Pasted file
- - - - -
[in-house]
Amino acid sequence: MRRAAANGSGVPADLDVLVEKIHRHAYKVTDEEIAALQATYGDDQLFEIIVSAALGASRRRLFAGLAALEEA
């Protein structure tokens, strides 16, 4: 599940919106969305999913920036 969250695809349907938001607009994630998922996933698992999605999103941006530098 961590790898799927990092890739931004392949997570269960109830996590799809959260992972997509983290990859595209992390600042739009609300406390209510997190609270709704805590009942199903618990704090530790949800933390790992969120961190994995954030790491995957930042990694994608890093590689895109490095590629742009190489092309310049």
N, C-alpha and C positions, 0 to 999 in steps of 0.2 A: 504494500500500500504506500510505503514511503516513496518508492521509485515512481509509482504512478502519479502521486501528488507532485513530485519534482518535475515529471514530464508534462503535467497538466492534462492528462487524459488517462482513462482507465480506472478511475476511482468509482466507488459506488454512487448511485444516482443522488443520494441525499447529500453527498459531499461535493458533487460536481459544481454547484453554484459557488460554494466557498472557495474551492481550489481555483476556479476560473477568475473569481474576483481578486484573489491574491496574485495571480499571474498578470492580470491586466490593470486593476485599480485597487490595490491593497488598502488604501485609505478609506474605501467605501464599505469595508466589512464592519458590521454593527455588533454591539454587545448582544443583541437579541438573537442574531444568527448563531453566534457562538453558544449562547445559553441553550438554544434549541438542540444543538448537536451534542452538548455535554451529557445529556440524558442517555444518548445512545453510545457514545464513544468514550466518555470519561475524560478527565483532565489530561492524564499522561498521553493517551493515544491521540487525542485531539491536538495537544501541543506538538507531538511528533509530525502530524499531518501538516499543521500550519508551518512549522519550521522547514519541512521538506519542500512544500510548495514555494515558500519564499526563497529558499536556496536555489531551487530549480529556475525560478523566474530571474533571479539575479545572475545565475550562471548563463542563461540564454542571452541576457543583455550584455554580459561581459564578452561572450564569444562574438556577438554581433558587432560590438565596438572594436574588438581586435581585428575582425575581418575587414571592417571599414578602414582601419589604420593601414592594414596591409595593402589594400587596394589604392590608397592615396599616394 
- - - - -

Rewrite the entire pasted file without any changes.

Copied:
[in-house]
Amino acid sequence: MRRAAANGSGVPADLDVLVEKIHRHAYKVTDEEIAALQATYGDDQLFEIIVSAALGASRRRLFAGLAALEEA
């Protein structure tokens, strides 16, 4: 599940919106969305999913920036 969250695809349907938001607009994630998922996933698992999605999103941006530098 961590790898799927990092890739931004392949997570269960109830996590799809959260992972997509983290990859595209992390600042739009609300406390209510997190609270709704805590009942199903618990704090530790949800933390790992969120961190994995954030790491995957930042990694994608890093590689895109490095590629742009190489092309310049």
N, C-alpha and C positions, 0 to 999 in steps of 0.2 A: 504494500500500500504506500510505503514511503516513496518508492521509485515512481509509482504512478502519479502521486501528488507532485513530485519534482518535475515529471514530464508534462503535467497538466492534462492528462487524459488517462482513462482507465480506472478511475476511482468509482466507488459506488454512487448511485444516482443522488443520494441525499447529500453527498459531499461535493458533487460536481459544481454547484453554484459557488460554494466557498472557495474551492481550489481555483476556479476560473477568475473569481474576483481578486484573489491574491496574485495571480499571474498578470492580470491586466490593470486593476485599480485597487490595490491593497488598502488604501485609505478609506474605501467605501464599505469595508466589512464592519458590521454593527455588533454591539454587545448582544443583541437579541438573537442574531444568527448563531453566534457562538453558544449562547445559553441553550438554544434549541438542540444543538448537536451534542452538548455535554451529557445529556440524558442517555444518548445512545453510545457514545464513544468514550466518555470519561475524560478527565483532565489530561492524564499522561498521553493517551493515544491521540487525542485531539491536538495537544501541543506538538507531538511528533509530525502530524499531518501538516499543521500550519508551518512549522519550521522547514519541512521538506519542500512544500510548495514555494515558500519564499526563497529558499536556496536555489531551487530549480529556475525560478523566474530571474533571479539575479545572475545565475550562471548563463542563461540564454542571452541576457543583455550584455554580459561581459564578452561572450564569444562574438556577438554581433558587432560590438565596438572594436574588438581586435581585428575582425575581418575587414571592417571599414578602414582601419589604420593601414592594414596591409595593402589594400587596394589604392590608397592615396599616394 